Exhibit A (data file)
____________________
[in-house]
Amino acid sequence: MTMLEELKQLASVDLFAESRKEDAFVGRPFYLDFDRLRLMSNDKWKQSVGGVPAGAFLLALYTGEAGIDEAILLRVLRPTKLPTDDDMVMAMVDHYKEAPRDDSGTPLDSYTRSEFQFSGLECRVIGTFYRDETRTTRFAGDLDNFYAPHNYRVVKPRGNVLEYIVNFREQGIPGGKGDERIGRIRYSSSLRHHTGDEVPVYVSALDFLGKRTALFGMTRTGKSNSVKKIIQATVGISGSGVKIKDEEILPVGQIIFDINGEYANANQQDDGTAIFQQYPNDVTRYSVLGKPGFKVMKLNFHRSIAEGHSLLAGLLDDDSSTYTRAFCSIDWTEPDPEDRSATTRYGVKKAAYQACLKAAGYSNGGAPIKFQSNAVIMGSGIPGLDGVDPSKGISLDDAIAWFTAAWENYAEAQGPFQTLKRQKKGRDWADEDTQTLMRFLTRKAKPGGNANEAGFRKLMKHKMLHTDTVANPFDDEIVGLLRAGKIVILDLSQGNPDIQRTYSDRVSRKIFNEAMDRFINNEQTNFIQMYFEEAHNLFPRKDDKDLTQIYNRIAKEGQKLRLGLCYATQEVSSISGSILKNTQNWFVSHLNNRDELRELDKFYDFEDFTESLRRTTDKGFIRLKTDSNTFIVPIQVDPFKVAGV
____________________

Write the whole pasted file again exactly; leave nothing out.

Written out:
[in-house]
Amino acid sequence: MTMLEELKQLASVDLFAESRKEDAFVGRPFYLDFDRLRLMSNDKWKQSVGGVPAGAFLLALYTGEAGIDEAILLRVLRPTKLPTDDDMVMAMVDHYKEAPRDDSGTPLDSYTRSEFQFSGLECRVIGTFYRDETRTTRFAGDLDNFYAPHNYRVVKPRGNVLEYIVNFREQGIPGGKGDERIGRIRYSSSLRHHTGDEVPVYVSALDFLGKRTALFGMTRTGKSNSVKKIIQATVGISGSGVKIKDEEILPVGQIIFDINGEYANANQQDDGTAIFQQYPNDVTRYSVLGKPGFKVMKLNFHRSIAEGHSLLAGLLDDDSSTYTRAFCSIDWTEPDPEDRSATTRYGVKKAAYQACLKAAGYSNGGAPIKFQSNAVIMGSGIPGLDGVDPSKGISLDDAIAWFTAAWENYAEAQGPFQTLKRQKKGRDWADEDTQTLMRFLTRKAKPGGNANEAGFRKLMKHKMLHTDTVANPFDDEIVGLLRAGKIVILDLSQGNPDIQRTYSDRVSRKIFNEAMDRFINNEQTNFIQMYFEEAHNLFPRKDDKDLTQIYNRIAKEGQKLRLGLCYATQEVSSISGSILKNTQNWFVSHLNNRDELRELDKFYDFEDFTESLRRTTDKGFIRLKTDSNTFIVPIQVDPFKVAGV